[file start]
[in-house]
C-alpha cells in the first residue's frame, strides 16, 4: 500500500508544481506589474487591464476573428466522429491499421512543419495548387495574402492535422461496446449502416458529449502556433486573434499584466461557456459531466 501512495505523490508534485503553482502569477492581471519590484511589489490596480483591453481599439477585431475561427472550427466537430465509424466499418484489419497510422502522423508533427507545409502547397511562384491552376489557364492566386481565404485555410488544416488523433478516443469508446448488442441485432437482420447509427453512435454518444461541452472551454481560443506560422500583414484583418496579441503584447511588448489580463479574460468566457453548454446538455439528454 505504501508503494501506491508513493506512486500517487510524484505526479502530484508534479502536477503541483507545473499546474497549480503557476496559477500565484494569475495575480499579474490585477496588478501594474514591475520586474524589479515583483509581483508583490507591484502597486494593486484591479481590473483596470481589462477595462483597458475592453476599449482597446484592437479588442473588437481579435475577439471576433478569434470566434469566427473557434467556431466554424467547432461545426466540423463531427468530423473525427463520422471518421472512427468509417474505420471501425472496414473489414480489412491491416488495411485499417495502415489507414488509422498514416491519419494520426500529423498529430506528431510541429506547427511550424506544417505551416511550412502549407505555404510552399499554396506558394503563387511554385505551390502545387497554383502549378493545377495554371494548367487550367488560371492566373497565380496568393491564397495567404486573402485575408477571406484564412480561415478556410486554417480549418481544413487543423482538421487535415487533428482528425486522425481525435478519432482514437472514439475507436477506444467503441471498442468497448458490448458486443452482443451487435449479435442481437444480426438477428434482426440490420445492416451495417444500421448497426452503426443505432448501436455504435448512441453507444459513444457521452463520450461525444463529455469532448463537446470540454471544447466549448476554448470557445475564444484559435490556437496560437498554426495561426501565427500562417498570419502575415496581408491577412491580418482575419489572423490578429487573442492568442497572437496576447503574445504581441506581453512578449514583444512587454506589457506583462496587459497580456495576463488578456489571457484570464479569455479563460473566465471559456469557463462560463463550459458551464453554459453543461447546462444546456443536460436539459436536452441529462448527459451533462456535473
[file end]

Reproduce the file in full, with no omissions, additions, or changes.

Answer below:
[in-house]
C-alpha cells in the first residue's frame, strides 16, 4: 500500500508544481506589474487591464476573428466522429491499421512543419495548387495574402492535422461496446449502416458529449502556433486573434499584466461557456459531466 501512495505523490508534485503553482502569477492581471519590484511589489490596480483591453481599439477585431475561427472550427466537430465509424466499418484489419497510422502522423508533427507545409502547397511562384491552376489557364492566386481565404485555410488544416488523433478516443469508446448488442441485432437482420447509427453512435454518444461541452472551454481560443506560422500583414484583418496579441503584447511588448489580463479574460468566457453548454446538455439528454 505504501508503494501506491508513493506512486500517487510524484505526479502530484508534479502536477503541483507545473499546474497549480503557476496559477500565484494569475495575480499579474490585477496588478501594474514591475520586474524589479515583483509581483508583490507591484502597486494593486484591479481590473483596470481589462477595462483597458475592453476599449482597446484592437479588442473588437481579435475577439471576433478569434470566434469566427473557434467556431466554424467547432461545426466540423463531427468530423473525427463520422471518421472512427468509417474505420471501425472496414473489414480489412491491416488495411485499417495502415489507414488509422498514416491519419494520426500529423498529430506528431510541429506547427511550424506544417505551416511550412502549407505555404510552399499554396506558394503563387511554385505551390502545387497554383502549378493545377495554371494548367487550367488560371492566373497565380496568393491564397495567404486573402485575408477571406484564412480561415478556410486554417480549418481544413487543423482538421487535415487533428482528425486522425481525435478519432482514437472514439475507436477506444467503441471498442468497448458490448458486443452482443451487435449479435442481437444480426438477428434482426440490420445492416451495417444500421448497426452503426443505432448501436455504435448512441453507444459513444457521452463520450461525444463529455469532448463537446470540454471544447466549448476554448470557445475564444484559435490556437496560437498554426495561426501565427500562417498570419502575415496581408491577412491580418482575419489572423490578429487573442492568442497572437496576447503574445504581441506581453512578449514583444512587454506589457506583462496587459497580456495576463488578456489571457484570464479569455479563460473566465471559456469557463462560463463550459458551464453554459453543461447546462444546456443536460436539459436536452441529462448527459451533462456535473